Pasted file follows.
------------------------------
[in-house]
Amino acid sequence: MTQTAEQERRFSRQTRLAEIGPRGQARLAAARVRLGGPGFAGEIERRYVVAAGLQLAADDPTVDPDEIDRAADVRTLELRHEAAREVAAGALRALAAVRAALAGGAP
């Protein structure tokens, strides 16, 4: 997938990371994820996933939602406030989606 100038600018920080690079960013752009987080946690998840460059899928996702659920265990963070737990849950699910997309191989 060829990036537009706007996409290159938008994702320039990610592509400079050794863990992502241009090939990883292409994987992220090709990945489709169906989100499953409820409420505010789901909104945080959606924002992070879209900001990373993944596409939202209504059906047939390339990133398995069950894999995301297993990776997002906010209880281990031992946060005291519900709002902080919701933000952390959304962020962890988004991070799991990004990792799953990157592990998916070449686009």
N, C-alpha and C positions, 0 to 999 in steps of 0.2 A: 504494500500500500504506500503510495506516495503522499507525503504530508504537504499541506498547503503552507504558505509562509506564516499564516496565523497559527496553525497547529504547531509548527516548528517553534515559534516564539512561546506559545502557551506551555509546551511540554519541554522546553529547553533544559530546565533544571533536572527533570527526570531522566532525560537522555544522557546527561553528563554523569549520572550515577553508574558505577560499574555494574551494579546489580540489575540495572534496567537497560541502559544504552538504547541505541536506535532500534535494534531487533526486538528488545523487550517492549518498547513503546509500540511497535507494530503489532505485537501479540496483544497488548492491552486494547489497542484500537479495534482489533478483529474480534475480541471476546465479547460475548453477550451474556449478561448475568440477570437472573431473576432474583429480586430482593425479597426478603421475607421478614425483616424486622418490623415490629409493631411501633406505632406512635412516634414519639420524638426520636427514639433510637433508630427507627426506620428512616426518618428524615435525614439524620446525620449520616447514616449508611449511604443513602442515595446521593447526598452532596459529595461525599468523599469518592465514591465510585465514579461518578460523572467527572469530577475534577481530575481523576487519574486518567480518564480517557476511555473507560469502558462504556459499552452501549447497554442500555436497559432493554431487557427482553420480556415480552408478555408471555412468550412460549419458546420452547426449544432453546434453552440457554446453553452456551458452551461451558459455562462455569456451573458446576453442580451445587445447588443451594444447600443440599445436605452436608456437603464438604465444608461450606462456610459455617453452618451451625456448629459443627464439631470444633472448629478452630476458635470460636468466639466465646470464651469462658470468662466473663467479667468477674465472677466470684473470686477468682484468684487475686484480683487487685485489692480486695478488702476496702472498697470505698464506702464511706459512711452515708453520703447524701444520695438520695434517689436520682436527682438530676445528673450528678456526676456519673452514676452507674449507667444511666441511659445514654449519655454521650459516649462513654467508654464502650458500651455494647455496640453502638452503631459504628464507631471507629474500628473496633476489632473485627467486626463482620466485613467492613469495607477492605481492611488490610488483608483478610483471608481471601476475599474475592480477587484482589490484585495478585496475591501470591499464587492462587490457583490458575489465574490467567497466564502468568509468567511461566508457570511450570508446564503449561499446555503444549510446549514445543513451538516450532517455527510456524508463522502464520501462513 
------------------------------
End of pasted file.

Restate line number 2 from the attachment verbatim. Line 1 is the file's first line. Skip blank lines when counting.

Amino acid sequence: MTQTAEQERRFSRQTRLAEIGPRGQARLAAARVRLGGPGFAGEIERRYVVAAGLQLAADDPTVDPDEIDRAADVRTLELRHEAAREVAAGALRALAAVRAALAGGAP